Peter Navarro Emails note Of severe Correction To Federal Judge Who Dared To Rule On Prosecution Motions

Peter Navarro Emails note Of severe Correction To Federal Judge Who Dared To Rule On Prosecution Motions

Peter Navarro Emails Note Of Stern Correction To Federal Judge Who Dared To Rule On Prosecution Motions

(Photo by Drew Angerer/Getty Images)
Peter Navarro, Donald Trump’s erstwhile econ loon, has worn more costumes than a Barbie doll. He’s been an <a href="https://axios.com/2020/04/07/exclusive- navarro-deaths-coronavirus-memos-january” target=”_blank” rel=”noopener”>epidemiologist, an <a href="https://washingtonpost.com/health/2020/07/10/peter- navarro-hydroxychloroquine-coronavirus/” target=”_blank” rel=”noopener”>immunologist, a statistician, and an expert on the <a href="https://thedailybeast.com/trump-advisor-peter- navarro-lays-out-how-he-and-steve-bannon-planned-to-overturn-bidens-electoral-win” target=”_blank” rel=”noopener”>electoral college.
And now he’s a lawyer! Kind of.
Navarro’s efforts to lawsplain executive privilege to the January 6 Select Committee went just as well as his pro se lawsuit against Nancy Pelosi and the DOJ to stop a grand jury subpoena for his testimony. Which is to say that they landed the economist an indictment on two counts of contempt of Congress for refusing to testify about his plot with Steve Bannon to overturn Biden’s electoral win – a topic he described in detail in his book and has not shut up about for months.
Navarro was arrested on Friday June 3, after which he launched himself at various microphones to complain that he’d been denied food and water by the FBI, restrained with leg irons and placed in solitary confinement, and deprived of his right to counsel.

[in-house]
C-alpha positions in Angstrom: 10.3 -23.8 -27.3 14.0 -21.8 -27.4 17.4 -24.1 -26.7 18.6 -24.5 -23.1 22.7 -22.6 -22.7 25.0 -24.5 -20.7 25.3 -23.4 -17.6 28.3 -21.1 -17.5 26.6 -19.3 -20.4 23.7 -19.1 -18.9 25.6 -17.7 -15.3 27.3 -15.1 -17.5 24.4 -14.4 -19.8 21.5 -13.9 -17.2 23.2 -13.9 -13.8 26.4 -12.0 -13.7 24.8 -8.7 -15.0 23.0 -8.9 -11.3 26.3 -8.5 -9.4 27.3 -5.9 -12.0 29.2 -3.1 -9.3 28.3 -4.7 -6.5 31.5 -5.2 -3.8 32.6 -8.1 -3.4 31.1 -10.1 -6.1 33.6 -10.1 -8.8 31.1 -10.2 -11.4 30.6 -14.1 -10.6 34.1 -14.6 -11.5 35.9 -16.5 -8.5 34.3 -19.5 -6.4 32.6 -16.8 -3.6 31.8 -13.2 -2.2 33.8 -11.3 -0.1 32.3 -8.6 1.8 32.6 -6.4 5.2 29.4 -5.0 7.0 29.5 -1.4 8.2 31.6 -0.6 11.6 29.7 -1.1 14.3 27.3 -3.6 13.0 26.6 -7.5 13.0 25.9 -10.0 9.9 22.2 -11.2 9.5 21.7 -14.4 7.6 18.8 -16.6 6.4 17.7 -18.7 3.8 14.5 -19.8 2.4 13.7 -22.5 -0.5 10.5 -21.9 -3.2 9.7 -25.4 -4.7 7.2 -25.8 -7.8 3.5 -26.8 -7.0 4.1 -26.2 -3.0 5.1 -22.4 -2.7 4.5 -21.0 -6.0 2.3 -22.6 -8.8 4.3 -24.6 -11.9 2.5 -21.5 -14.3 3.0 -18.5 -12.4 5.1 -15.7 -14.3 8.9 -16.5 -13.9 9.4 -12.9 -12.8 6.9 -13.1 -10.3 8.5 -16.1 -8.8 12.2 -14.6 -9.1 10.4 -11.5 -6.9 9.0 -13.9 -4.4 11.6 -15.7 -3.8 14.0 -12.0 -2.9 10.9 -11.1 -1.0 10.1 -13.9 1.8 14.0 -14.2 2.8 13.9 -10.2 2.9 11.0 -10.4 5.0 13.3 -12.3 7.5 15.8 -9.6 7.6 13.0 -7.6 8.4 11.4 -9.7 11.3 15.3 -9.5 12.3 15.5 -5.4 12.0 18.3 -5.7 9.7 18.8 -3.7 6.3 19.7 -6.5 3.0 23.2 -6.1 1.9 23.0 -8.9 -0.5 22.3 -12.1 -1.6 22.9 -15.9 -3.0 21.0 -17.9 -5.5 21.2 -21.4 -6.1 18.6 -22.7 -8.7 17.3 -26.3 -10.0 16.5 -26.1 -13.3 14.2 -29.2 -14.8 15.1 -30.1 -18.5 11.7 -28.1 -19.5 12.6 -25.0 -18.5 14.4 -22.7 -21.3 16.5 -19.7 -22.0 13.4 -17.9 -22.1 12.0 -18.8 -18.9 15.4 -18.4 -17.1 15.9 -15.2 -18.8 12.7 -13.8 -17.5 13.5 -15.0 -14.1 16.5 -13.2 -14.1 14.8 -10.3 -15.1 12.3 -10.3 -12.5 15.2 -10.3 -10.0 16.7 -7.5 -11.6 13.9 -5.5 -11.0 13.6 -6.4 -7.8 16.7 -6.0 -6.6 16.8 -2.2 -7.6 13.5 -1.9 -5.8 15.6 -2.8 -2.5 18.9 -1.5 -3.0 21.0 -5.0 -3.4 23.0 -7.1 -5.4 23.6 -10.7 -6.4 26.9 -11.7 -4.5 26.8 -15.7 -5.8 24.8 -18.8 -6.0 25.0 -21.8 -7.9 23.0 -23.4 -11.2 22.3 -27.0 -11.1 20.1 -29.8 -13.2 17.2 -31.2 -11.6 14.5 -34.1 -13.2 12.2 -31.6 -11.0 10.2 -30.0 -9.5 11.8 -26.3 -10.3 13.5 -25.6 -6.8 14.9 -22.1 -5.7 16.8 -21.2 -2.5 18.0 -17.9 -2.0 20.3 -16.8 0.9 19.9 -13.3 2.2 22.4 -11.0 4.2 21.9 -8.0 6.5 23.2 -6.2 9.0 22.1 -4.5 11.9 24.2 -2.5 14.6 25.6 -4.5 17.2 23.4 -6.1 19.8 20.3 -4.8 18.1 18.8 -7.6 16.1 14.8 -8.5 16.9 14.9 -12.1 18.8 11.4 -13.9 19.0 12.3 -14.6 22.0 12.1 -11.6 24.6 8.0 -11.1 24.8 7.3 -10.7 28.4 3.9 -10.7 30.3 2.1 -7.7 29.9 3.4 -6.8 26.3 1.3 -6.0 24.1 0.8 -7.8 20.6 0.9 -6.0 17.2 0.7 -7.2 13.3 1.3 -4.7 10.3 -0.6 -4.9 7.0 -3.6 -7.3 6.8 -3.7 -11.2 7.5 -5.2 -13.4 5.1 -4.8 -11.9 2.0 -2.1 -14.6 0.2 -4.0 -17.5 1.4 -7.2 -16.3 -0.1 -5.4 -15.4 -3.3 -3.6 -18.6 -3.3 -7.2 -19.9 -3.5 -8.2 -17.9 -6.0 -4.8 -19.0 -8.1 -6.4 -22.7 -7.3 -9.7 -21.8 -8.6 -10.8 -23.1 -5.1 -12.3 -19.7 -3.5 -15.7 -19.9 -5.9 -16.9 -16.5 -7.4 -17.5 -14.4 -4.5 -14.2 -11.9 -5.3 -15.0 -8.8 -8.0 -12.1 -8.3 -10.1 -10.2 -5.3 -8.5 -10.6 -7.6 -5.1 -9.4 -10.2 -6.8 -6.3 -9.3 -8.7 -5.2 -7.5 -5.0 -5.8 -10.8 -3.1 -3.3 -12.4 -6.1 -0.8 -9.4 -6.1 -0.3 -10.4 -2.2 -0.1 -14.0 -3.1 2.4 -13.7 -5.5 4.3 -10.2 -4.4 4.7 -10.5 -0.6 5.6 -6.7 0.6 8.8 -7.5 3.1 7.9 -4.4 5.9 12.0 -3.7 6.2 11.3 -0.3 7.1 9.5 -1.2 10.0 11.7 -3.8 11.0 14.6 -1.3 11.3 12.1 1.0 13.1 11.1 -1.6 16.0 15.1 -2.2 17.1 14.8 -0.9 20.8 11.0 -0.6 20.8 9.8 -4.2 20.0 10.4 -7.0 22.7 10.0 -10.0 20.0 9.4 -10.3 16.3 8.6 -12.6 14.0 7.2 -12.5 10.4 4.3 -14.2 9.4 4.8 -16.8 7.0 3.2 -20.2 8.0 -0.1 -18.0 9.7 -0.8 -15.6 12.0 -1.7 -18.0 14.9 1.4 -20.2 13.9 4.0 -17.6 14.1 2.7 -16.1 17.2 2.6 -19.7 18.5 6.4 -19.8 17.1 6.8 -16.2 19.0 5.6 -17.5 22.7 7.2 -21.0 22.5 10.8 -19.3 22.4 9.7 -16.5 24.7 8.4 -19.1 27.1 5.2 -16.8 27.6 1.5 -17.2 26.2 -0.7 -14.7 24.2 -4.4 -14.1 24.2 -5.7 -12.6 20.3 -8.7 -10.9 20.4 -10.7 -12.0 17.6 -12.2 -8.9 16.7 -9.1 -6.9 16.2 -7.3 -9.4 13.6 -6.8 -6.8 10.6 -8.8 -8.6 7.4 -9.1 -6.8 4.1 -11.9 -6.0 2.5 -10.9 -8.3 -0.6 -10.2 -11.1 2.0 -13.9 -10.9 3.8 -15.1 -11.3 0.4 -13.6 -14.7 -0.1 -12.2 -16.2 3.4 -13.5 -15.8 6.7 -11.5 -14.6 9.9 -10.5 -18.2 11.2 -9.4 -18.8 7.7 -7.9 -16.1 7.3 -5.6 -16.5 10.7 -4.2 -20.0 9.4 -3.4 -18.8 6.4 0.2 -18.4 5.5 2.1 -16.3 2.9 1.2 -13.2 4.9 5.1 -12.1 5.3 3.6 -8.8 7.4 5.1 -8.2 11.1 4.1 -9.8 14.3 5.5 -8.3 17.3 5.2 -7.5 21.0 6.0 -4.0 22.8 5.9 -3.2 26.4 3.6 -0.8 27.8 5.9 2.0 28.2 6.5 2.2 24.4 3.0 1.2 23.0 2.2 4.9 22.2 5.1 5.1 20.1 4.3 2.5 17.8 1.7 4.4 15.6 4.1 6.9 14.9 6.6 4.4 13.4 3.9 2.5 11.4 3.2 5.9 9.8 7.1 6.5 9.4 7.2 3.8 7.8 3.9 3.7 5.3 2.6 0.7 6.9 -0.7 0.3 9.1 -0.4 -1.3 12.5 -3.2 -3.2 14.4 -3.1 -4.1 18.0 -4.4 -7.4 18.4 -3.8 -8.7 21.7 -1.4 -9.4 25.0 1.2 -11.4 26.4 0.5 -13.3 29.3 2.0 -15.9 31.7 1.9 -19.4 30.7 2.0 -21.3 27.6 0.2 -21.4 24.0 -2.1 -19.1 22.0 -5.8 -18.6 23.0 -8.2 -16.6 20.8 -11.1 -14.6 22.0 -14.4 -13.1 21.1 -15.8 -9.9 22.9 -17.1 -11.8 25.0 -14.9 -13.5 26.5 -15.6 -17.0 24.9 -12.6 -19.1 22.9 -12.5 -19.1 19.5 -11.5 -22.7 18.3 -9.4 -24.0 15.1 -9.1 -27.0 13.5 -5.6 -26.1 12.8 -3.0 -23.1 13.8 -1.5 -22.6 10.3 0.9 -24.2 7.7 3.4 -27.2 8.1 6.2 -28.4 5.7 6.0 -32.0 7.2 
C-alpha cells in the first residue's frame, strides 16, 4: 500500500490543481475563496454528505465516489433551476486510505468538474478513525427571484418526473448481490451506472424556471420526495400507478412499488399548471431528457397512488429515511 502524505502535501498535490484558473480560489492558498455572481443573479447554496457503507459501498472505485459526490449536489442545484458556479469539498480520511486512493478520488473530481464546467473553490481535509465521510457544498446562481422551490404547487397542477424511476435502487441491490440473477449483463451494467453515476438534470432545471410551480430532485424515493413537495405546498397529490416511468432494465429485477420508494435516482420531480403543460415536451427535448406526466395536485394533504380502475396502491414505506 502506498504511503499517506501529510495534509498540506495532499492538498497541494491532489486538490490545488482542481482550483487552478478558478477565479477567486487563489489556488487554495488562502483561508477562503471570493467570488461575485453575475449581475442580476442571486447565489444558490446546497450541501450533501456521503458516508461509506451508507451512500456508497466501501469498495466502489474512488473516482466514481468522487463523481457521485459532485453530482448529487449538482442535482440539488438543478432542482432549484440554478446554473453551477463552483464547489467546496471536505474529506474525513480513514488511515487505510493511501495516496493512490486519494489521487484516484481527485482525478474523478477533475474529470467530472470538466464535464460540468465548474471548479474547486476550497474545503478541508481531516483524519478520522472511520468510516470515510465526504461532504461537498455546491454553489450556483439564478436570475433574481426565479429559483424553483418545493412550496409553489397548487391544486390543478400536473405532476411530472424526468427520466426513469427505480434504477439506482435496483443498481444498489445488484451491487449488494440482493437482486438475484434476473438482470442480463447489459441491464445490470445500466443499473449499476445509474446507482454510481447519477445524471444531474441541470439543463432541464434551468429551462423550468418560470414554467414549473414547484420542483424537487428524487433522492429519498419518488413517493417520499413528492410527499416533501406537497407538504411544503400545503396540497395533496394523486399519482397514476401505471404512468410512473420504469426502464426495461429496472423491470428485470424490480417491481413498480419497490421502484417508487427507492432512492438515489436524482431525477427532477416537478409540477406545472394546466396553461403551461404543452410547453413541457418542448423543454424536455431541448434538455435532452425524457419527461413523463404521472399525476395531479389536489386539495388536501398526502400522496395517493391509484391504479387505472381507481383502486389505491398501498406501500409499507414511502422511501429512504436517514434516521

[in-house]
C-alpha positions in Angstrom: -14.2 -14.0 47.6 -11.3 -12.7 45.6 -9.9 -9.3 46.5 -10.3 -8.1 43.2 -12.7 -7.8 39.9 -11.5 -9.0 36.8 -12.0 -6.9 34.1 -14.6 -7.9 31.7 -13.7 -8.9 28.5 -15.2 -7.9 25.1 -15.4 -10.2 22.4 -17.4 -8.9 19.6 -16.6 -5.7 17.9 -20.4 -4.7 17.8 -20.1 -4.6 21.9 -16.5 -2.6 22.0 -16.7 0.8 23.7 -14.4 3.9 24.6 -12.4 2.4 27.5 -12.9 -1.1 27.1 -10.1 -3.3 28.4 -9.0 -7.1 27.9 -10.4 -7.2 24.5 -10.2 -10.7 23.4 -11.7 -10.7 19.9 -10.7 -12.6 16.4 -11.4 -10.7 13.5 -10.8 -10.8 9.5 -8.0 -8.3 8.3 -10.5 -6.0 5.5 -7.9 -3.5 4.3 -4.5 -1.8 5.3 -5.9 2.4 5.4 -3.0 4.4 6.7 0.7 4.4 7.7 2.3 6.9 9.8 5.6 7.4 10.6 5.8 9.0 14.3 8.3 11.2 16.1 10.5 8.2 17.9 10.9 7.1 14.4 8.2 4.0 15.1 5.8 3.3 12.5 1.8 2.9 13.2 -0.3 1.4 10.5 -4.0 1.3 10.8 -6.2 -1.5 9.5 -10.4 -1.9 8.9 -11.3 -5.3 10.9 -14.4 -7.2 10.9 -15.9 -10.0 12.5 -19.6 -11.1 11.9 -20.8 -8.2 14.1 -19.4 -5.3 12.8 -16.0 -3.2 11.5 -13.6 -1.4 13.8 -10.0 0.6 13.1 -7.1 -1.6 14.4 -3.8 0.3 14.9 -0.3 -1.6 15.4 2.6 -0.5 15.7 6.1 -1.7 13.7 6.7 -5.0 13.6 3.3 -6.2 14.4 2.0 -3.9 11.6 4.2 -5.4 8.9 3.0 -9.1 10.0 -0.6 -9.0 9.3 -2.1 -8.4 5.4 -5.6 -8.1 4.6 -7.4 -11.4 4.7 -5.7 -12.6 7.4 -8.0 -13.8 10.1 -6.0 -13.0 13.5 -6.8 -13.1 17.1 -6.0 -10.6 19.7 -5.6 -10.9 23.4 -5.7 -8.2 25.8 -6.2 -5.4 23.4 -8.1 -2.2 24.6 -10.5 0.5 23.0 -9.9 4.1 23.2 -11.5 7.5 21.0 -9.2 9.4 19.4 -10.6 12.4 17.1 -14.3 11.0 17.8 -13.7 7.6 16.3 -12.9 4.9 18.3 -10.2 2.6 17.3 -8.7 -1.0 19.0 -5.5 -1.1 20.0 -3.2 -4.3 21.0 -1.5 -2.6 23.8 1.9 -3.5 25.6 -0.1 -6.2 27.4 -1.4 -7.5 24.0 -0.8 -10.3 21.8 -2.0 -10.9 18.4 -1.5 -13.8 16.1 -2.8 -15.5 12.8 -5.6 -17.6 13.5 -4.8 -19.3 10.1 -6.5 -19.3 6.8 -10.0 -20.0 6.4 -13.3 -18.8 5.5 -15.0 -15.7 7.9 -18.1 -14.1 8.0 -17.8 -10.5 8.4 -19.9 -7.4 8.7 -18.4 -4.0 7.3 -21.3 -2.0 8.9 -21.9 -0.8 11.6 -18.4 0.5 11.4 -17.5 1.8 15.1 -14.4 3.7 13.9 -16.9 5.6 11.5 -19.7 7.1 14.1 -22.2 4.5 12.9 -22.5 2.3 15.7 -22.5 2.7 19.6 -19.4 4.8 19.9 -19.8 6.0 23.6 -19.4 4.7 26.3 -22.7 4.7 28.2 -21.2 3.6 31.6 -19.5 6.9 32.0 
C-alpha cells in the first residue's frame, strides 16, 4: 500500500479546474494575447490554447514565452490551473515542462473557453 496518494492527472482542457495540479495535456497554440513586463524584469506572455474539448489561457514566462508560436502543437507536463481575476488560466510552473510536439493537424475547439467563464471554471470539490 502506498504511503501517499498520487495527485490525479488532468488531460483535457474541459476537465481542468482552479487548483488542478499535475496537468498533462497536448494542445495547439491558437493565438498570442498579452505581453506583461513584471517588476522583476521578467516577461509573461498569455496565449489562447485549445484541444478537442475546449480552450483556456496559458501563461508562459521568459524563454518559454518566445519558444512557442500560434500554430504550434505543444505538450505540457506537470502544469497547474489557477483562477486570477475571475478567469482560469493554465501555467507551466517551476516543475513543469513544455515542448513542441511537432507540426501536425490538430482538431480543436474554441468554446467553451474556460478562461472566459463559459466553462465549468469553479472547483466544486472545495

That last one is most confusing, since Navarro claimed at his initial appearance before US Magistrate Judge Zia Faruqui that he would likely represent himself pro se because “I don’t want to spend my retirement savings on lawyers.” He then turned around and claimed to have “provided Deputy Attorney Patricia Aloi two days prior to the arrest with the name of an attorney to call to negotiate with.” Then he accused the government of “tak[ing] advantage of an individual without adequate representation” when the mysterious lawyer failed to materialize.
As of yesterday, he was still signing his filings “ Peter Navarro, Pro se actively seeking counsel,” which somewhat undercuts his claim that he’s had an attorney waiting in the wings for two weeks now.
But that is hardly the most bizarre thing about this case. Navarro’s effort to represent himself by emailing pissy messages to the courtroom deputy has already earned him an admonition from US District Judge Amit Mehta to quit making ex parte communications and file in the appropriate way.
If Defendant wishes to communicate with the court, he shall do so through a written filing submitted through the clerk’s office. Alternatively, he can seek permission to obtain filing privileges for the court’s online filing system. Securing such privileges will require Defendant to follow Local Criminal Rule 49(b)(2). The District Court’s Local Rules are available on its website. The court assumes that Defendant was unaware of the prohibition on ex parte communications and trusts that they will cease going forward.
It ain’t rocket science. And yet Navarro is still emailing Judge Mehta’s deputy, although he’s managing to CC prosecutors now.